The definition of winning has become distorted. If winning the rights to a property brings with it hundreds of millions of dollars in losses, what have you won? When faced with the prospect of heavy financial losses, we have consistently walked away and have done so again.
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Over and over again, financial experts and wonkish talking heads endeavor to explain these mysterious, 'toxic' financial instruments to us lay folk. Over and over, they ignobly fail, because we all know that no one understands credit default obligations and derivatives, except perhaps Mr. Buffett and the computers who created them.
What we're going to do is redouble our efforts on financial regulatory reform, because that has in it sensible things like say on pay, so at least the shareholders are minding the store, sensible things like saying, for heaven's sakes, compensation should be focused on - on long term, so that you don't have rewards for short-term risk-taking.
Every one says: 'Listen, I'd love to reinvest. I'd love to hire people. But I have no idea what this healthcare bill is going to do to my bottom line. I have no idea what this financial reform bill is going to do... I'm not going to step out a limb and do any of those until I know what this government is going to do to me.'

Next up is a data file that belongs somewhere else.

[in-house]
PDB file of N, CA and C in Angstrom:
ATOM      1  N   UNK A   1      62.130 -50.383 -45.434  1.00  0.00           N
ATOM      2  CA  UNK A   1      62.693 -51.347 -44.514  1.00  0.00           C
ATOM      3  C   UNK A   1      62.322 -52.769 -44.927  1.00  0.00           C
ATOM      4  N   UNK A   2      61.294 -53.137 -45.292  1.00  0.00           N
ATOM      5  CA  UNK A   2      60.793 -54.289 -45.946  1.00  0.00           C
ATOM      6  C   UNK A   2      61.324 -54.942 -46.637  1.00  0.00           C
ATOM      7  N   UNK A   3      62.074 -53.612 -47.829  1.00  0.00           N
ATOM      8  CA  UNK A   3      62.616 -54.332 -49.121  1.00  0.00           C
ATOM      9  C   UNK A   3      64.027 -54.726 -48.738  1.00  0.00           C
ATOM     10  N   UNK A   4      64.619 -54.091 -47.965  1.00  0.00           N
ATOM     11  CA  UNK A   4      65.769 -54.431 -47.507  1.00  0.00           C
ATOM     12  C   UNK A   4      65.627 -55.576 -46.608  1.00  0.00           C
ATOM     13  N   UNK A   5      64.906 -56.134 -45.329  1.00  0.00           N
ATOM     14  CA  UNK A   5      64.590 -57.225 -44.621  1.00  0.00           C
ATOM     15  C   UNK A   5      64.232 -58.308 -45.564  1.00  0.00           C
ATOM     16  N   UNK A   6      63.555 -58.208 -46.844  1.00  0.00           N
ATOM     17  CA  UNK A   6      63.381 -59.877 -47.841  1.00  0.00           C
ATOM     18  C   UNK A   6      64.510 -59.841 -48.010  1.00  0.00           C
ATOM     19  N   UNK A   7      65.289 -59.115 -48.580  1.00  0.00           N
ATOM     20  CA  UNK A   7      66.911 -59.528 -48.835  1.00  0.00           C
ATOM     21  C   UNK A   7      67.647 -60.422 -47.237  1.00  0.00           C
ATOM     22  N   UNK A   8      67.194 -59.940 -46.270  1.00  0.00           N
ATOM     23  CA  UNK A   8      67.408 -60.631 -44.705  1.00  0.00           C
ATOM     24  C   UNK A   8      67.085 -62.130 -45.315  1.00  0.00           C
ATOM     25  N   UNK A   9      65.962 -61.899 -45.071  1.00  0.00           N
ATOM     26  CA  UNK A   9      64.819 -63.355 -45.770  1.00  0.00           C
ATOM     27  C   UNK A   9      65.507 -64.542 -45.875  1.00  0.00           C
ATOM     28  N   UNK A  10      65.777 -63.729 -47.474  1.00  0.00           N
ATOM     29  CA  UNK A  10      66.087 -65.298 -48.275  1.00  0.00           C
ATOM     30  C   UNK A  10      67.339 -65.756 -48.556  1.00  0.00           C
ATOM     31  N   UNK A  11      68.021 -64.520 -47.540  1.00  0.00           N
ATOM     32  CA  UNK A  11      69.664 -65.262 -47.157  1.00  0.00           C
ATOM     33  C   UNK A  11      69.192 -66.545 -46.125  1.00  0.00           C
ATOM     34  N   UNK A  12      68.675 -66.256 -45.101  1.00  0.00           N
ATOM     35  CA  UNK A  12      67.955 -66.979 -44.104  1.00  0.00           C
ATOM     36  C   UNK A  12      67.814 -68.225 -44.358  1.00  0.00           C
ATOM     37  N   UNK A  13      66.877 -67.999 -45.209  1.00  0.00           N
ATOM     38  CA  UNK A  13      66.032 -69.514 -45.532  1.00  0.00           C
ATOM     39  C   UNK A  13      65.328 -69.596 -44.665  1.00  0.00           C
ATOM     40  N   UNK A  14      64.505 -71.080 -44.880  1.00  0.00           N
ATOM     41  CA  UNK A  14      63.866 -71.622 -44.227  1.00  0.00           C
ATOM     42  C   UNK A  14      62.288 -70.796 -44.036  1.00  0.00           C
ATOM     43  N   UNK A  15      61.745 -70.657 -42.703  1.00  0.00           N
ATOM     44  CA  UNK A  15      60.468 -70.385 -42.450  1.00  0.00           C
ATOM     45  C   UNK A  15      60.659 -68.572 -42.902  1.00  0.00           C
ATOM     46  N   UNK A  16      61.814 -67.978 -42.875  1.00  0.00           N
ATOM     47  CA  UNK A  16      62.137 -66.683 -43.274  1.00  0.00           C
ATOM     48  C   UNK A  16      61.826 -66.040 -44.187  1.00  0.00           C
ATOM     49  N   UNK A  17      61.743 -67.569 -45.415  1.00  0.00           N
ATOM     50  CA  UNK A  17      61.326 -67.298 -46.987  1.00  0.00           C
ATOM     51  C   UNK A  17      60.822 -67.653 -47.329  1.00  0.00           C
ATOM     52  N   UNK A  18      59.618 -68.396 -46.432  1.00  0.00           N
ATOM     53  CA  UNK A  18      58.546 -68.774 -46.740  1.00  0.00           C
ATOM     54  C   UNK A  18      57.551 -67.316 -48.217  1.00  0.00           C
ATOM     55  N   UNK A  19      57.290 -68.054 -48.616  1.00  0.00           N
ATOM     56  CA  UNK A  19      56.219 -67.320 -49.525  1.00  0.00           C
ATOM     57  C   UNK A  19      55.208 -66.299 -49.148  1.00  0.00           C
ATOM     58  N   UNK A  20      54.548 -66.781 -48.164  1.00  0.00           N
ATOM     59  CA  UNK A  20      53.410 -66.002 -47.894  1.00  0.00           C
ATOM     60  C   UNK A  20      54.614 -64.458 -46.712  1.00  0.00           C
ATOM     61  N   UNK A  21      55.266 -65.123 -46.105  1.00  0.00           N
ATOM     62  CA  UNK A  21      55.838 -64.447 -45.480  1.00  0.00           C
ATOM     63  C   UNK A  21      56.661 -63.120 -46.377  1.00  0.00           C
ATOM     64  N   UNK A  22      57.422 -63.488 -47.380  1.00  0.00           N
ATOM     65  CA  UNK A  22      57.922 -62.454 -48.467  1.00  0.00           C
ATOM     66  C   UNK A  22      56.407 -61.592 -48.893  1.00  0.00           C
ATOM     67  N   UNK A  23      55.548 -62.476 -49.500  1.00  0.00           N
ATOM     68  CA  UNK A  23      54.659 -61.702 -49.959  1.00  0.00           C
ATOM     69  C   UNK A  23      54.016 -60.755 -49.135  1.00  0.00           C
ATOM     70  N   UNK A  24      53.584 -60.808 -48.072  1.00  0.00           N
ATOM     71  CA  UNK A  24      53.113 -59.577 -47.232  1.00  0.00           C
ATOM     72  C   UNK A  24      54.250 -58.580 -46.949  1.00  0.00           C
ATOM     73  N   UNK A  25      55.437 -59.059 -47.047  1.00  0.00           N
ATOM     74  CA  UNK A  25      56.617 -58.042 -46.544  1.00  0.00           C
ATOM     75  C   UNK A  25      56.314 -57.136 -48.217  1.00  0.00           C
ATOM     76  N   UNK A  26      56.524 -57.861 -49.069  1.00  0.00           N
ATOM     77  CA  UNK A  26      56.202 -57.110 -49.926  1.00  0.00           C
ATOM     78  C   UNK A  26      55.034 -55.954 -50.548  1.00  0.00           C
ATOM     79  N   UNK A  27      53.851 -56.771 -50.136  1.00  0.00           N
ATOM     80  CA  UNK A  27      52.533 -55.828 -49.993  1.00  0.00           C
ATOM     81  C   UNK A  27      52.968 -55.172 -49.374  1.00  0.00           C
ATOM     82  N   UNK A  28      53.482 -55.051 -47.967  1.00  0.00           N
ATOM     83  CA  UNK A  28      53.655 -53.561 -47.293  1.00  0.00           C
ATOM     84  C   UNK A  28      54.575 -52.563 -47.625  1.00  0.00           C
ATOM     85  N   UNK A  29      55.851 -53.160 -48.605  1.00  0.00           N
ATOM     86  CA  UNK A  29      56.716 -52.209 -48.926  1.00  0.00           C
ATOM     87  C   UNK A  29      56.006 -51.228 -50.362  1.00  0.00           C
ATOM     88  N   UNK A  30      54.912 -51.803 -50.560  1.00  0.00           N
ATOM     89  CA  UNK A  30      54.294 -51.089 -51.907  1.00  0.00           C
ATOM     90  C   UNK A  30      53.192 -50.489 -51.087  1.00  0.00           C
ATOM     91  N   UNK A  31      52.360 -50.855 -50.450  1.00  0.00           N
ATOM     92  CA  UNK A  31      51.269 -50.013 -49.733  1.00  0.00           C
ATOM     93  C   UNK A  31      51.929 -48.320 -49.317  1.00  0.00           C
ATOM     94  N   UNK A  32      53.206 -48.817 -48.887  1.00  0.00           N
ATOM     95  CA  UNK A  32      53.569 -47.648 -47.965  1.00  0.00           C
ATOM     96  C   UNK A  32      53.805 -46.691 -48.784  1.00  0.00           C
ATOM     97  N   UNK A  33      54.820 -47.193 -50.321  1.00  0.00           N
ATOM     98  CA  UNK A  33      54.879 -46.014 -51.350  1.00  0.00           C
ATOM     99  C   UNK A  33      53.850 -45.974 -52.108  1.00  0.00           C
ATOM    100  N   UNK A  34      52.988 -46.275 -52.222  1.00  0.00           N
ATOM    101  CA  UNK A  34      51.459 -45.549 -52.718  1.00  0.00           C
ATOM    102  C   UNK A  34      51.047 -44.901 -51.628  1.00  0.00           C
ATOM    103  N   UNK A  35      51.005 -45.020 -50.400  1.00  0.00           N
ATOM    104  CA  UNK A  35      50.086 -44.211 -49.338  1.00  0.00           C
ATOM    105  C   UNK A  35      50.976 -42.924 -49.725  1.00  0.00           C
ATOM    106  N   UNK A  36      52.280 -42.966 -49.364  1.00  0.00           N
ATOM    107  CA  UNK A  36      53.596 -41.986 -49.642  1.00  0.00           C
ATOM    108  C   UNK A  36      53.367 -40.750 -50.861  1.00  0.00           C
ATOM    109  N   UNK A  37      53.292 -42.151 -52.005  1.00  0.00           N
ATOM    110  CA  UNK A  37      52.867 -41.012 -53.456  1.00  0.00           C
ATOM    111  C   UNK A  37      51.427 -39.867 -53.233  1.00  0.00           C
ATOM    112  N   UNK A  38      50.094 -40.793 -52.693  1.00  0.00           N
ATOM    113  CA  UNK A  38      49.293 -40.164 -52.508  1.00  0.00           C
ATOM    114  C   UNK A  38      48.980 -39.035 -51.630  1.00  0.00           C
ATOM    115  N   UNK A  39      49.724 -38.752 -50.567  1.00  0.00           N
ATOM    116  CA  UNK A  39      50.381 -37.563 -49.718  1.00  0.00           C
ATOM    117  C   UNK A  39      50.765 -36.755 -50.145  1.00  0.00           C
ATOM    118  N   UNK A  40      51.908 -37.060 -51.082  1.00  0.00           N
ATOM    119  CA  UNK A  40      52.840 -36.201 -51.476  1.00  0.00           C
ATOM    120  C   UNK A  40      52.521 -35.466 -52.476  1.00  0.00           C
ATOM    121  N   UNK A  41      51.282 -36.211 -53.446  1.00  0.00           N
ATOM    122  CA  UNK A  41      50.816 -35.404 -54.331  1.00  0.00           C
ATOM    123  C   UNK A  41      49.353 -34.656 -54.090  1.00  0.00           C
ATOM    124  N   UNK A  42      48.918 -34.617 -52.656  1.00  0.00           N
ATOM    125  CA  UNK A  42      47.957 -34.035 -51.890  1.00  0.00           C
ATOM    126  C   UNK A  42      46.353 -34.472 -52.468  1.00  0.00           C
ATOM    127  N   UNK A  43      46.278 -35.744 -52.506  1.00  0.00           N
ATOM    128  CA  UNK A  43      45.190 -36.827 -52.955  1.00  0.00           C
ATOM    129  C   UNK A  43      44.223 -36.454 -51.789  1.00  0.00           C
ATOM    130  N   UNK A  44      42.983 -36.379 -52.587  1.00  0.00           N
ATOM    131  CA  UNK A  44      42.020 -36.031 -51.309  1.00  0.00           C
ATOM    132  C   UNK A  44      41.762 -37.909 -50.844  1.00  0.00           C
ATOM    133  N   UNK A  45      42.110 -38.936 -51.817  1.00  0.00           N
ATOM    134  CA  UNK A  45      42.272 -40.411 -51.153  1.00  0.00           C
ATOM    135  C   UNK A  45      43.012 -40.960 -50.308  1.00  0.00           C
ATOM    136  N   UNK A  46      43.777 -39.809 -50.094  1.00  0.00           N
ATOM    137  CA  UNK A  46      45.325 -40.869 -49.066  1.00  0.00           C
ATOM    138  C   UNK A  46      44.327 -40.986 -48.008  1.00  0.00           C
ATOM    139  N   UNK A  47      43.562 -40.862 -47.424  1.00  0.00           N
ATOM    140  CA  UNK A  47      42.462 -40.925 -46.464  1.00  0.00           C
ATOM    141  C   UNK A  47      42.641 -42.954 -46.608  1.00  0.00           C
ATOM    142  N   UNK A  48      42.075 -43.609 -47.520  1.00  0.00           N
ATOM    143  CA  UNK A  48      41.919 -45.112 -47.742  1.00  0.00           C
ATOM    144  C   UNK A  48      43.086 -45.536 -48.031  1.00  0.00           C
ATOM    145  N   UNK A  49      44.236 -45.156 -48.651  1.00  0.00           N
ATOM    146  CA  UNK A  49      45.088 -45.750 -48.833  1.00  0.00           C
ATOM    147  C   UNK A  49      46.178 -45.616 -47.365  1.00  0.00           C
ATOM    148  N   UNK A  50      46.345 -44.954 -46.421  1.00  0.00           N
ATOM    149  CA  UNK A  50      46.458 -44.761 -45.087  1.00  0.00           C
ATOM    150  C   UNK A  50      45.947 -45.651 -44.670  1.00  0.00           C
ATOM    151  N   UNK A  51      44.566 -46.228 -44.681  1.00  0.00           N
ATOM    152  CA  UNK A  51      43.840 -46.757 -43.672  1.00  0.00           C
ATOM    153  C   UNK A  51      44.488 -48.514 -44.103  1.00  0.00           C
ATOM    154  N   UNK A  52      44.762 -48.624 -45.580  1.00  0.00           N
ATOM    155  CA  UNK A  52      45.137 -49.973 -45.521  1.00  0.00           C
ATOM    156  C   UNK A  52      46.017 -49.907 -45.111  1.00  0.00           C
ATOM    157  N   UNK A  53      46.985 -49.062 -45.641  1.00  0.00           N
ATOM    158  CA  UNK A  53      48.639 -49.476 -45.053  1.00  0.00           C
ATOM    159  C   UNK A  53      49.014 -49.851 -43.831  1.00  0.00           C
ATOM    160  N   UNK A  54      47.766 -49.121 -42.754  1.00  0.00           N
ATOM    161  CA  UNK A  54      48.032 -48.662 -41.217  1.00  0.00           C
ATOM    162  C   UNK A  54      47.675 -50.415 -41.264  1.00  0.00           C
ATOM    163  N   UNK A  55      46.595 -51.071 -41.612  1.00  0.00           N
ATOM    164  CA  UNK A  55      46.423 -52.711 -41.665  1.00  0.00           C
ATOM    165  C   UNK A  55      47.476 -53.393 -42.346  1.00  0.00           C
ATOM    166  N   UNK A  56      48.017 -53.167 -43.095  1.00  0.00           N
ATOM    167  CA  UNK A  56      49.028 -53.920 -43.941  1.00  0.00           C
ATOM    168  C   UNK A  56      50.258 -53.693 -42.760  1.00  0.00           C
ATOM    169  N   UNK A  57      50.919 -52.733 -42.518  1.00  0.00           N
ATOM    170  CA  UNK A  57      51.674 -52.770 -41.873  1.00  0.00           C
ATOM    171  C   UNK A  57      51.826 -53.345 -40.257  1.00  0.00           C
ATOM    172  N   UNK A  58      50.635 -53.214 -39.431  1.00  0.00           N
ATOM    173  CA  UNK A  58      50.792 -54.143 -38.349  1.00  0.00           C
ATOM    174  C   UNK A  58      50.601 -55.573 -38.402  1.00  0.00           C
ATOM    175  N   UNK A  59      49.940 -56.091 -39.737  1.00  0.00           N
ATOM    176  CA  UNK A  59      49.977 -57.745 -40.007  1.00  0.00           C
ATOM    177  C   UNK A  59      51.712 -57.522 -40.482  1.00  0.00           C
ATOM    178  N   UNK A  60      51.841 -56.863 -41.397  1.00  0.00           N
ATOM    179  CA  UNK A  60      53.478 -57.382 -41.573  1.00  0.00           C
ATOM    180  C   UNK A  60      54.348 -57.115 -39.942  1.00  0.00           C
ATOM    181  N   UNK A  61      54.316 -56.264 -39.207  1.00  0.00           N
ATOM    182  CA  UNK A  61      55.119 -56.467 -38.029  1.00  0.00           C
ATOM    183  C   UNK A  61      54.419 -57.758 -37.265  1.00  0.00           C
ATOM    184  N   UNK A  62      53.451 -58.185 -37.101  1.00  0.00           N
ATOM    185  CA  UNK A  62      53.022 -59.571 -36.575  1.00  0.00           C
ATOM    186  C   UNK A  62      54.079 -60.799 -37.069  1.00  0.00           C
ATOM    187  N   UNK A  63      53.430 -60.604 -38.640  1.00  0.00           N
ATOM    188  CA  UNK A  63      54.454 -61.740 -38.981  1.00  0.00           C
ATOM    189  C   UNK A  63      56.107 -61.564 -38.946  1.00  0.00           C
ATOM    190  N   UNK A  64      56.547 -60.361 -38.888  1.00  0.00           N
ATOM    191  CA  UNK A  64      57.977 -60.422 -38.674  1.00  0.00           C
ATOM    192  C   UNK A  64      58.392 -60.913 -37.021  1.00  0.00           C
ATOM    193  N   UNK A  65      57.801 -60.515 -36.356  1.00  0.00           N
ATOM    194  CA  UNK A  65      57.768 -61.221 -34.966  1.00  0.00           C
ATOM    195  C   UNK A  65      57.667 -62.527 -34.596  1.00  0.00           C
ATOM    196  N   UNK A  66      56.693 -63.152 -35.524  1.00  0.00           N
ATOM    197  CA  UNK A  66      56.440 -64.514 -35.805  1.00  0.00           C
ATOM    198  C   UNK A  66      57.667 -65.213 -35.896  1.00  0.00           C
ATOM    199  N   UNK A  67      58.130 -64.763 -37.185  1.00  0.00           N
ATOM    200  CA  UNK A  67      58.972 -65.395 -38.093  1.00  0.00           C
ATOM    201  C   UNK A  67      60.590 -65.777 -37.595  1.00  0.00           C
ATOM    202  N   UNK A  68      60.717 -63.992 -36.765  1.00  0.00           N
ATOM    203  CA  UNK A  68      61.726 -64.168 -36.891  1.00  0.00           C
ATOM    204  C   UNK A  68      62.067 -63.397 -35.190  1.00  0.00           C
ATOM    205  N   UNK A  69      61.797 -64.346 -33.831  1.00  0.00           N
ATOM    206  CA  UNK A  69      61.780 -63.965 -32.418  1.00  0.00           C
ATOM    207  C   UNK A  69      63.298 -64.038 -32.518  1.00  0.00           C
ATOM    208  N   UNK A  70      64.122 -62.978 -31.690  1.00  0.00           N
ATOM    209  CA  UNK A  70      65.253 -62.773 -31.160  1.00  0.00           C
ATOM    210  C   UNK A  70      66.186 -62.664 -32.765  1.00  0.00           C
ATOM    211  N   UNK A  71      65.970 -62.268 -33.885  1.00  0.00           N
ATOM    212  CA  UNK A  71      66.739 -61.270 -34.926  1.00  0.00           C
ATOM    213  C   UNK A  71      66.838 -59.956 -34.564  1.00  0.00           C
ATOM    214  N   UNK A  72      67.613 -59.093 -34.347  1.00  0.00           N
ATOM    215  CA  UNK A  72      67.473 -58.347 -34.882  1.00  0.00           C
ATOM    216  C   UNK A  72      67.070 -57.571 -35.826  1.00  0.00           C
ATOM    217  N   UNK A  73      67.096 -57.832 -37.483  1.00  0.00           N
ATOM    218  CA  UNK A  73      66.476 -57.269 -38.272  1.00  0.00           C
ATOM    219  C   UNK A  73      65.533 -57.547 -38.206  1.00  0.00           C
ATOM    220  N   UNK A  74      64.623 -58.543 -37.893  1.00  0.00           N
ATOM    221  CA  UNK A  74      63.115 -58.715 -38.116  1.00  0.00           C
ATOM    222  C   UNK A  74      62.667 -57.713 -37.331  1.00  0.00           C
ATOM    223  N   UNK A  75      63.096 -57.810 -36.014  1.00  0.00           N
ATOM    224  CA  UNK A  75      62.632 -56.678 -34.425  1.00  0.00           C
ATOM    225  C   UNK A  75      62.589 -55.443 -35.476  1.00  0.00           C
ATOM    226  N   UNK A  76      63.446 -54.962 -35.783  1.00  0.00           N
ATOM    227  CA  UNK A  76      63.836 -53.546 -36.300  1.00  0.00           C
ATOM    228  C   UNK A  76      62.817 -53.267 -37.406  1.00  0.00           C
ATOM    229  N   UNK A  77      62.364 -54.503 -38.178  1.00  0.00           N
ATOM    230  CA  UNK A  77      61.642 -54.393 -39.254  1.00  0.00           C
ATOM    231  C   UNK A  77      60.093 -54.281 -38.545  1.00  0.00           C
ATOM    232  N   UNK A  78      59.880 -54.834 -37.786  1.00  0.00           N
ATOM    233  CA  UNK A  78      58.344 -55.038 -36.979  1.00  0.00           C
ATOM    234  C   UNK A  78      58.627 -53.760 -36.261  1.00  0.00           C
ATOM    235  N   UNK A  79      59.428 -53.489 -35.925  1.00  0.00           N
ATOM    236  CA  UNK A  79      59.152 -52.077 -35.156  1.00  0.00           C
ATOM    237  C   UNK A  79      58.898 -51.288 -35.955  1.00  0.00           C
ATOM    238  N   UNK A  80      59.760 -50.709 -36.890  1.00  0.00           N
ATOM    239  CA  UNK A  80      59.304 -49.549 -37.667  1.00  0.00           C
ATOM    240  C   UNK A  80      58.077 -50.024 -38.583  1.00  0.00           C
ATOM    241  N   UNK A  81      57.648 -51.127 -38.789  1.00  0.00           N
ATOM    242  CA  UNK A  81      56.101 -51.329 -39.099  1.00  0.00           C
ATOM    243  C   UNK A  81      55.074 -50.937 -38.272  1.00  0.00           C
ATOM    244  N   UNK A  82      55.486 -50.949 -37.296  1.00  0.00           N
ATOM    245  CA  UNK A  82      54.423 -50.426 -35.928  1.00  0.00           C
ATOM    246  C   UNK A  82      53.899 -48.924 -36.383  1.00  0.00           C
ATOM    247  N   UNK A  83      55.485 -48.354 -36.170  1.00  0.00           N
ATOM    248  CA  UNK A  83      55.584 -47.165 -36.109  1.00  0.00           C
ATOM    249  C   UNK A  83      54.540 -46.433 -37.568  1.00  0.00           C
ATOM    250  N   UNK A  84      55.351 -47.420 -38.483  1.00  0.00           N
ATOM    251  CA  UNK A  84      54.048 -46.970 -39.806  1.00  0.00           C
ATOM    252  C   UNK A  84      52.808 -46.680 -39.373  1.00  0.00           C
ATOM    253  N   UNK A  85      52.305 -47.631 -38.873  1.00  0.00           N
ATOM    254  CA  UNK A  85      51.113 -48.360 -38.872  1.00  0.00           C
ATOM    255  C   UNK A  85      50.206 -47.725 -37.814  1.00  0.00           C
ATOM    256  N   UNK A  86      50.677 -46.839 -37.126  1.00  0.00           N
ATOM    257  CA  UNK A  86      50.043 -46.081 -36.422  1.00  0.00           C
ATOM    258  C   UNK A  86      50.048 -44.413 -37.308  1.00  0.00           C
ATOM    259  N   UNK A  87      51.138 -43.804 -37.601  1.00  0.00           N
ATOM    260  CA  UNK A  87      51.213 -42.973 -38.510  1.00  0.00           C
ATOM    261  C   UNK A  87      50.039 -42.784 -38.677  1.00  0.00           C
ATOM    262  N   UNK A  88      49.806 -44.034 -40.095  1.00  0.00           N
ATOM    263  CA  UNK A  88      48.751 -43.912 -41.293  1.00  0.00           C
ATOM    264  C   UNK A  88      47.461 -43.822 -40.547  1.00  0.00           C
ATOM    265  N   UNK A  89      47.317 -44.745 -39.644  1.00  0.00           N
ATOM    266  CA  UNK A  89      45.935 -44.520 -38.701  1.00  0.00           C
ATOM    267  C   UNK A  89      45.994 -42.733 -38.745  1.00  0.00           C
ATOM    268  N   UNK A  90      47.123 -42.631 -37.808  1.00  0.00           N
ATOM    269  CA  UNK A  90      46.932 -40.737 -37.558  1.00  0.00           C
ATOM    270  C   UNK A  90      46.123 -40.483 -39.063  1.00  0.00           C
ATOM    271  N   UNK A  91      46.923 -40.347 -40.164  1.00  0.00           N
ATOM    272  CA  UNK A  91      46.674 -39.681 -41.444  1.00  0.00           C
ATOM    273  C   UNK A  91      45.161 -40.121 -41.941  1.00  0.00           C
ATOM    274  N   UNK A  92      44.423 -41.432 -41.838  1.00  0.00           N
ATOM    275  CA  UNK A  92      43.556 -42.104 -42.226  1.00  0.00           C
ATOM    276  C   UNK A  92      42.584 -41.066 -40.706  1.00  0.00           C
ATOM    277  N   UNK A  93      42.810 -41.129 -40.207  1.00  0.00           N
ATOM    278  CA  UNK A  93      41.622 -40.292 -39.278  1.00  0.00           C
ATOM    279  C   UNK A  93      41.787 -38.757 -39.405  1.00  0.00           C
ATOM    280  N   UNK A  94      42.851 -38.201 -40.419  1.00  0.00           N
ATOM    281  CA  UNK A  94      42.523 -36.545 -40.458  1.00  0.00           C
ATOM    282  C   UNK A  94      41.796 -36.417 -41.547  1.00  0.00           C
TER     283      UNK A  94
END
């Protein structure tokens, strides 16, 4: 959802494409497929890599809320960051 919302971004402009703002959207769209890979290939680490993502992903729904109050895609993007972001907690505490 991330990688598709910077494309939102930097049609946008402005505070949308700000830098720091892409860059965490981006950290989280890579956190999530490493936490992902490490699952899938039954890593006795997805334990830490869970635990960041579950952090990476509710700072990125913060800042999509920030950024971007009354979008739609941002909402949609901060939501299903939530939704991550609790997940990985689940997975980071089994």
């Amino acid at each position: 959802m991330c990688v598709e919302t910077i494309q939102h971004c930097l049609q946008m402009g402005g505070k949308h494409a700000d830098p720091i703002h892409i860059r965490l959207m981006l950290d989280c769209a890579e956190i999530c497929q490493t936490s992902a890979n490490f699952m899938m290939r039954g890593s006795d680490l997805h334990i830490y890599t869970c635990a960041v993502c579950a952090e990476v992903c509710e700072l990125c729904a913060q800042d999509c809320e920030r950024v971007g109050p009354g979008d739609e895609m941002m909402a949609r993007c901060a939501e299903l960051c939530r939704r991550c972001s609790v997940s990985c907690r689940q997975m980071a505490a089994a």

At a time when going to college has never been more important, it's never been more expensive, and our nation's families haven't been in this kind of financial duress since the great depression. And so what we have is just sort of a miraculous opportunity simply by stopping the subsidy to banks when we already have the risk of loans. We can plow those savings into our students. And we can make college dramatically more affordable, tens of billions of dollars over the next decade.